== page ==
Nature doesn’t use a loaded word like “dishonest,” but here’s what they claim:
Many psychologists make on-the-fly decisions about key aspects of their studies, including how many volunteers to recruit, which variables to measure and how to analyse the results. These choices could be innocently made, but they give researchers the freedom to torture experiments and data until they produce positive results.
In a survey of more than 2,000 psychologists, Leslie John, a consumer psychologist from Harvard Business School in Boston, Massachusetts, showed that more than 50% had waited to decide whether to collect more data until they had checked the significance of their results, thereby allowing them to hold out until positive results materialize. More than 40% had selectively reported studies that “worked”. On average, most respondents felt that these practices were defensible. “Many people continue to use these approaches because that is how they were taught,” says Brent Roberts, a psychologist at the University of Illinois at Urbana–Champaign.
If you deliberately choose to report data that lead to positive results and not data that lead to negative results, then you’re just plain lying about your data. The same goes for continuing to gather data, only stopping when “positive results materialize.”
Once again, I am not claiming that psychologists do this. I am claiming that if they do this, as Nature claims, it’s a very serious problem.
3. People don’t replicate previous studies.
The Nature article tells the story of the people who tried to replicate a previous study claiming to show precognition. Journals wouldn’t accept the paper detailing the failed replication. I agree with the author that this is a shame.
But the article’s concerns on this seem quite overwrought to me. They point out that most of the time people don’t try to replicate studies exactly, instead performing “conceptual replications,” in which they do something similar but not identical to what’s been done before. The author seems to think that this is a problem, but I don’t really see why. Here’s his argument:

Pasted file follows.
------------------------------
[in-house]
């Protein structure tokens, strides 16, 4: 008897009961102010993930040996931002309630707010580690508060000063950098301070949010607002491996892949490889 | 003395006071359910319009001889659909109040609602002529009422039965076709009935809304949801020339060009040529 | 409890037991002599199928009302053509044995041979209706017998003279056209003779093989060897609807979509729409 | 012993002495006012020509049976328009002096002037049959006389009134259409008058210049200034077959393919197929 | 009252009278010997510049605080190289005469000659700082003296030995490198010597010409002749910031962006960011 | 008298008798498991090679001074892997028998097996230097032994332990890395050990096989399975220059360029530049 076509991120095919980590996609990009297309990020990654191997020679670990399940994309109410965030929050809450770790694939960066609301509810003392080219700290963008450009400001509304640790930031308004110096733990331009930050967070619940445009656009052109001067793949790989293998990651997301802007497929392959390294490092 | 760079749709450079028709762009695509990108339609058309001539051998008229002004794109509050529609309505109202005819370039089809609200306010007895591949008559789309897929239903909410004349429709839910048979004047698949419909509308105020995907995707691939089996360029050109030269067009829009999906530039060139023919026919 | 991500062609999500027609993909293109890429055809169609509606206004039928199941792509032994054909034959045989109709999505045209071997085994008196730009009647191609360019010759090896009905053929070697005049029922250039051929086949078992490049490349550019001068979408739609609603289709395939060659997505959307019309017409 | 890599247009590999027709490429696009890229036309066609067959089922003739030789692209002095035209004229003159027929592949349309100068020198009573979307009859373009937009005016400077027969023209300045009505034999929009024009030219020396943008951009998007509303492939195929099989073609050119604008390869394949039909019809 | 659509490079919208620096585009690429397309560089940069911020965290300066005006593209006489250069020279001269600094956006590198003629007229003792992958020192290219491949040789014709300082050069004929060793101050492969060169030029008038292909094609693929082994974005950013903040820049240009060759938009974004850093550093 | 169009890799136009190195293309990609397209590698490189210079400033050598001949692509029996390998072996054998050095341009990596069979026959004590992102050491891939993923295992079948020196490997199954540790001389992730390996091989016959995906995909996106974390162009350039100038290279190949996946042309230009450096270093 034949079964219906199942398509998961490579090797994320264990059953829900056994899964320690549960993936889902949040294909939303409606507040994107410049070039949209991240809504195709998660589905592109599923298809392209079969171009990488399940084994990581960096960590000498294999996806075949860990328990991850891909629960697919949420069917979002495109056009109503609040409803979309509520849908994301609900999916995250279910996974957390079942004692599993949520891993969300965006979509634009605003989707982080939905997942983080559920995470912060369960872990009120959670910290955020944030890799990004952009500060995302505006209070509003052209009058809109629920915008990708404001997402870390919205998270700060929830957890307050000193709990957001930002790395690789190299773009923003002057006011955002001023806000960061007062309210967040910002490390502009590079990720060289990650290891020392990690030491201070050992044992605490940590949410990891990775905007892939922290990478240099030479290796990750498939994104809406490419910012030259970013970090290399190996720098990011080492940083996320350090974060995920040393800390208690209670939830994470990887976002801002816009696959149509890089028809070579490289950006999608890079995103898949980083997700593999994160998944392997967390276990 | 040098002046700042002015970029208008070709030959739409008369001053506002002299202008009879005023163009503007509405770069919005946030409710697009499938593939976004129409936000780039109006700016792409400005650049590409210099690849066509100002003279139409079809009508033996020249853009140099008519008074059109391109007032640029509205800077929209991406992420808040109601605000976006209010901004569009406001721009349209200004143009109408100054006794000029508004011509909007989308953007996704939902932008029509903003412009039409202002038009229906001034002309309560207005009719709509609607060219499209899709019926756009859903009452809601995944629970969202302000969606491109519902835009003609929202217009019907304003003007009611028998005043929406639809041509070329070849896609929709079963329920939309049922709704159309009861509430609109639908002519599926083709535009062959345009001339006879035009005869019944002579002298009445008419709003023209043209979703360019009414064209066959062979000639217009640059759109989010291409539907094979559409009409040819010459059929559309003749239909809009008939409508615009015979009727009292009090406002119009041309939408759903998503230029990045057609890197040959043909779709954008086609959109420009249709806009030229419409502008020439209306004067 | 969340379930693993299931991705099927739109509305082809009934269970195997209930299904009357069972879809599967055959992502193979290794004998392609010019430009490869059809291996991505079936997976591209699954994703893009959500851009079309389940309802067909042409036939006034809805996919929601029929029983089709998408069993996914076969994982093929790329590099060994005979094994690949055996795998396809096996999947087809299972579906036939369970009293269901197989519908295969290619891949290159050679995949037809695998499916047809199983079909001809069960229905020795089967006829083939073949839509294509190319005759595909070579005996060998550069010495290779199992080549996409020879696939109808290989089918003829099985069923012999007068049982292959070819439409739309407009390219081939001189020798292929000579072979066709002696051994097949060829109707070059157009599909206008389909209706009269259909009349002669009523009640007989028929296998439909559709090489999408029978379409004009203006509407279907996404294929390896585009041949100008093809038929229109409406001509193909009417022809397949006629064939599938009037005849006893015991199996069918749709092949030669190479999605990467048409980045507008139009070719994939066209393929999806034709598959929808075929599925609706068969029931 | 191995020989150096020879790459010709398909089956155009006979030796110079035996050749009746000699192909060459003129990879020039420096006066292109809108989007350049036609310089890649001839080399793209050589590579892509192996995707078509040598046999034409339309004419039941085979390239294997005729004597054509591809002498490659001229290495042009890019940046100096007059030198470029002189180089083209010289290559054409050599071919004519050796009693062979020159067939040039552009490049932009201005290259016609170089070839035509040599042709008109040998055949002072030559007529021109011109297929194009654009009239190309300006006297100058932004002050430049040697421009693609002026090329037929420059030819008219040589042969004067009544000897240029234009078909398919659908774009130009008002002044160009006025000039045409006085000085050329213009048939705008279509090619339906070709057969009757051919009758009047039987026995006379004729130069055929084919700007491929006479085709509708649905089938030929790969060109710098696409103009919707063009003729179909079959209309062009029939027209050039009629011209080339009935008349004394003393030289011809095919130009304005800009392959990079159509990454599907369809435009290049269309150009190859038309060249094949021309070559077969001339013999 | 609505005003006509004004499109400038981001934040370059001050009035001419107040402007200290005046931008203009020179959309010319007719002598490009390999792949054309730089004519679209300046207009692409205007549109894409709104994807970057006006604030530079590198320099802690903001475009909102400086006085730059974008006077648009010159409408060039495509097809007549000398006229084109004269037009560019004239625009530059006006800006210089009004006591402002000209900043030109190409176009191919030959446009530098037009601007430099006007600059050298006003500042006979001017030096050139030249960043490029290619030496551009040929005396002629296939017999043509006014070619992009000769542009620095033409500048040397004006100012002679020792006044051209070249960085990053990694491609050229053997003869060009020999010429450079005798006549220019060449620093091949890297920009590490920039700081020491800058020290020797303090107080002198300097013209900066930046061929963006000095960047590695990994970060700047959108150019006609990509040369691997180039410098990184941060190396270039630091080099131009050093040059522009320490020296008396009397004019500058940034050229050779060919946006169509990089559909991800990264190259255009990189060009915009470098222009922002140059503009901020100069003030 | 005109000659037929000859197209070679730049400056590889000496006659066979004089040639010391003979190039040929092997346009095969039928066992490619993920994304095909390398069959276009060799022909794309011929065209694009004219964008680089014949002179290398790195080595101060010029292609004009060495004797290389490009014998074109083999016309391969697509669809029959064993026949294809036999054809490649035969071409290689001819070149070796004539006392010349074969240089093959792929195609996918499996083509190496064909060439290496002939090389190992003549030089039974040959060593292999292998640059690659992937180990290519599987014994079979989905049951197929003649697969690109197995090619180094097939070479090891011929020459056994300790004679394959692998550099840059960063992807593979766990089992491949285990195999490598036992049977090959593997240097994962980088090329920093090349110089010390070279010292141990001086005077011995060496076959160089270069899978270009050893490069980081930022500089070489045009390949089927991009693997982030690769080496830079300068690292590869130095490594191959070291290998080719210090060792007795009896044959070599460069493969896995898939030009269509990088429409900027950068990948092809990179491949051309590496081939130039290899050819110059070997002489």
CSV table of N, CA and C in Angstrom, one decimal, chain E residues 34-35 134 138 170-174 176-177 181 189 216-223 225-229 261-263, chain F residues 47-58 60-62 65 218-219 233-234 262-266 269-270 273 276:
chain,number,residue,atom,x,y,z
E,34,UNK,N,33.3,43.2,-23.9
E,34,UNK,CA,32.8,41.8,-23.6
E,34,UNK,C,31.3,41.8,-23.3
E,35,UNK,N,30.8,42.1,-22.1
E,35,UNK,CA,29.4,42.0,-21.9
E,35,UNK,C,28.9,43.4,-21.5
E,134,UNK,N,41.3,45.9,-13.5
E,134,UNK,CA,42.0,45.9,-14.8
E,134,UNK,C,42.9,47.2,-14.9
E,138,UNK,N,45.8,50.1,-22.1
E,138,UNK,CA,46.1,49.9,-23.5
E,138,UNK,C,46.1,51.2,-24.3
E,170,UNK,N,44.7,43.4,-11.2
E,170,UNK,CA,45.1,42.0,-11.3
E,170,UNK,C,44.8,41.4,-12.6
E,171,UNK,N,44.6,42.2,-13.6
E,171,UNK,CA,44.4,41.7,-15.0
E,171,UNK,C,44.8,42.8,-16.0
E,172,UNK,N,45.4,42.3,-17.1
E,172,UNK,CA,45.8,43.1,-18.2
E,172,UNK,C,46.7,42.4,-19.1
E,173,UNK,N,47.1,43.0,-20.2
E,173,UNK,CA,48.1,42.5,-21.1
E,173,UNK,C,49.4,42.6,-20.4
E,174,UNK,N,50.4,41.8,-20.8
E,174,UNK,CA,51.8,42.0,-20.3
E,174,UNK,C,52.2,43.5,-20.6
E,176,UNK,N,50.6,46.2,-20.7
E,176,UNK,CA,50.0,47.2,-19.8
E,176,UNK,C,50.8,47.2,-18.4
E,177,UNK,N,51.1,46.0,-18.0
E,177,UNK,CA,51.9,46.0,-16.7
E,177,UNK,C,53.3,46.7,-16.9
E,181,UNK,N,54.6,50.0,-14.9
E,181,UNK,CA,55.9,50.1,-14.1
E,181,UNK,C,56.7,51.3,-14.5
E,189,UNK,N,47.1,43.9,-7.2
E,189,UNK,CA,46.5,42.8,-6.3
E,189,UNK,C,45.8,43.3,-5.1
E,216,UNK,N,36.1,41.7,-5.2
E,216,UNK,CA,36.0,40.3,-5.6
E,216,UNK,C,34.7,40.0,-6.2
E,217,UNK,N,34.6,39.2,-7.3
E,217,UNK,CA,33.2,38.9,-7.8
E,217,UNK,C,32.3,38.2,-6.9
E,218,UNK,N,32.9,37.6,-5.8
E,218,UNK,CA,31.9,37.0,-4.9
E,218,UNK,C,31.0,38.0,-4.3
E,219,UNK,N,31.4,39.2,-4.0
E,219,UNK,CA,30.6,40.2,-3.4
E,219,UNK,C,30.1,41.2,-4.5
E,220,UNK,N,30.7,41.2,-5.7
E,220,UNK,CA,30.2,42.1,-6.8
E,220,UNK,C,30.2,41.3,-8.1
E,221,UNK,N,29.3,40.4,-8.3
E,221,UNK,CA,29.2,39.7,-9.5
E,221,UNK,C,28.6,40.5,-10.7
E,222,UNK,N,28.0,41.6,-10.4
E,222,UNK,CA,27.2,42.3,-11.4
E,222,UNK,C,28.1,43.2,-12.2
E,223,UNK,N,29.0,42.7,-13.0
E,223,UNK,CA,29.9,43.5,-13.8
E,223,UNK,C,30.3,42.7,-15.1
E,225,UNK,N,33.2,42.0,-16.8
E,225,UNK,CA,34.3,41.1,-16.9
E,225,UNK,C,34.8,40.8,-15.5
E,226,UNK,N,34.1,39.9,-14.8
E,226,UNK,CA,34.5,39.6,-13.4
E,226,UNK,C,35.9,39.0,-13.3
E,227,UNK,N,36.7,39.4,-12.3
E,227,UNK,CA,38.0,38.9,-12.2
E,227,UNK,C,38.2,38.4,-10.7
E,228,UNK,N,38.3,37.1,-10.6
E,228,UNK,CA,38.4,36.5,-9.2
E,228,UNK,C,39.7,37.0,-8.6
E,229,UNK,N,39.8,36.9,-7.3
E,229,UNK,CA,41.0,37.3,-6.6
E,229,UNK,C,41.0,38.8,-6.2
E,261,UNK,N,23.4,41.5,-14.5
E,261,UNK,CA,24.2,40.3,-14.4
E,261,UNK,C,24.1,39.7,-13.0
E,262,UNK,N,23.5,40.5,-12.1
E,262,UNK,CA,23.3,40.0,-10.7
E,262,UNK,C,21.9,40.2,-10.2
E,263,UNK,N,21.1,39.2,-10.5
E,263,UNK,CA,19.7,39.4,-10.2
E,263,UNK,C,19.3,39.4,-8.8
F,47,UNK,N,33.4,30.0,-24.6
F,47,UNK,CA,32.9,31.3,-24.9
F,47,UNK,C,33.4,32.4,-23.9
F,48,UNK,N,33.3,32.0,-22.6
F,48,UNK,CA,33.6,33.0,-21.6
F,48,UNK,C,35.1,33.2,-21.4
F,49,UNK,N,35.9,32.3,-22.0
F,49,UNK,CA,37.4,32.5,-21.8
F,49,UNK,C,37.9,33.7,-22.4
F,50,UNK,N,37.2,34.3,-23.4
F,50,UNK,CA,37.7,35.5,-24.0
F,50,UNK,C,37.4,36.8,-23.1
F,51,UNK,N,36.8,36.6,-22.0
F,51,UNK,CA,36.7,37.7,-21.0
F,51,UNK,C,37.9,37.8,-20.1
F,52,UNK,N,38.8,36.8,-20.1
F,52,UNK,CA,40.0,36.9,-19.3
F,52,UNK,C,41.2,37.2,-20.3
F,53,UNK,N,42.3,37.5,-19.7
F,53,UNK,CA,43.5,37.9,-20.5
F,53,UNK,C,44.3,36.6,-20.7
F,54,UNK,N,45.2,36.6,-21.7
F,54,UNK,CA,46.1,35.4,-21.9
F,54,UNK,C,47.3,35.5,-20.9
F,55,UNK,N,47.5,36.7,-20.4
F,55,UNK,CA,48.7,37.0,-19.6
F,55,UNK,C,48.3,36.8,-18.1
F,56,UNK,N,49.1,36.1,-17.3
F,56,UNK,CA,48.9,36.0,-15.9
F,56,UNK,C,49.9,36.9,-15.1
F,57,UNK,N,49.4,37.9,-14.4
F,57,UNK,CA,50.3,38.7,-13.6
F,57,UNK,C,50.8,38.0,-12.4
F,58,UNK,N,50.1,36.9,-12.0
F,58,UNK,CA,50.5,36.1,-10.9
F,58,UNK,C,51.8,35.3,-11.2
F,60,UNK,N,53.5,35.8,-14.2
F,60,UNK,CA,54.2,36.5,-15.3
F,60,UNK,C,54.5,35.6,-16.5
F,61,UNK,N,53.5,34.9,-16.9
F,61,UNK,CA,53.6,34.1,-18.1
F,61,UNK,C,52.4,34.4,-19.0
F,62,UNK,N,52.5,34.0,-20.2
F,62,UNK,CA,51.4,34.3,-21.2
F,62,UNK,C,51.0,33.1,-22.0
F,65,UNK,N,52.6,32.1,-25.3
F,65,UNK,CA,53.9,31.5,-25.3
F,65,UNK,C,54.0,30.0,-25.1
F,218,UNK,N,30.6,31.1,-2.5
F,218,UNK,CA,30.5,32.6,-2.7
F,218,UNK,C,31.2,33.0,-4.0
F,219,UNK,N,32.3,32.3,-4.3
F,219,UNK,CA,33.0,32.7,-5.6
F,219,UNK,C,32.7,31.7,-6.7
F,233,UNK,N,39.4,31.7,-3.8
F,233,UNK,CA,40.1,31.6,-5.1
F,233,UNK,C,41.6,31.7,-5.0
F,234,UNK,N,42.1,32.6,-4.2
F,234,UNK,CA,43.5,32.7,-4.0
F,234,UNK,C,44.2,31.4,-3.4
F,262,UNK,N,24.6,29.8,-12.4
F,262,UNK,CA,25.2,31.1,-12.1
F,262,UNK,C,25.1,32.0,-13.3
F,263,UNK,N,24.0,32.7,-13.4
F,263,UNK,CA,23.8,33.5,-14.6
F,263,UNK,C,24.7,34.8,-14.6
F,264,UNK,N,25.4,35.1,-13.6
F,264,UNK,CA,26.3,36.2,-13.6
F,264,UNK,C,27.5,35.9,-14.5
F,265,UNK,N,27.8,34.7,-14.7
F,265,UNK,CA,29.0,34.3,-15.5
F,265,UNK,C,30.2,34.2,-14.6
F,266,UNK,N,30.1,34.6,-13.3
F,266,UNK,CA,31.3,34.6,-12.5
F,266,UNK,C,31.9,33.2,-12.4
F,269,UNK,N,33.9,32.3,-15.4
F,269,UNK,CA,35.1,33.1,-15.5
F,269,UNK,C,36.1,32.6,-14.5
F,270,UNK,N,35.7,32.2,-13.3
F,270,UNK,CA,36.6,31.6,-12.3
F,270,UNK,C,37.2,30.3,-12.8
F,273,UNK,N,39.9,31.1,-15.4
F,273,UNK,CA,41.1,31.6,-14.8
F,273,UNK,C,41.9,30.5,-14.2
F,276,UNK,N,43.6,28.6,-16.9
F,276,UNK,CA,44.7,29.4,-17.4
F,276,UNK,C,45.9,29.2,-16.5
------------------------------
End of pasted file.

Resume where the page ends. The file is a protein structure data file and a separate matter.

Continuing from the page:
But to other psychologists, reliance on conceptual replication is problematic. “You can’t replicate a concept,” says Chambers. “It’s so subjective. It’s anybody’s guess as to how similar something needs to be to count as a conceptual replication.” The practice also produces a “logical double-standard”, he says. For example, if a heavy clipboard unconsciously influences people’s judgements, that could be taken to conceptually replicate the slow-walking effect. But if the weight of the clipboard had no influence, no one would argue that priming had been conceptually falsified. With its ability to verify but not falsify, conceptual replication allows weak results to support one another. “It is the scientific embodiment of confirmation bias,” says Brian Nosek, a social psychologist from the University of Virginia in Charlottesville. “Psychology would suffer if it wasn’t practised but it doesn’t replace direct replication. To show that ‘A’ is true, you don’t do ‘B’. You do ‘A’ again.”
It’s true that a “conceptual replication” doesn’t directly falsify a particular result in the same way that a (failed) exact replication would. But I can’t bring myself to care that much. If a result is incorrect, it will gradually become clear that it doesn’t fit in with the pattern built up by many subsequent similar-but-not-identical experiments. The incorrect result will gradually atrophy from lack of attention, even if there’s not a single definitive refutation.
At least, that’s the way I see things working in physics, where direct replications of previous experiments are extremely uncommon.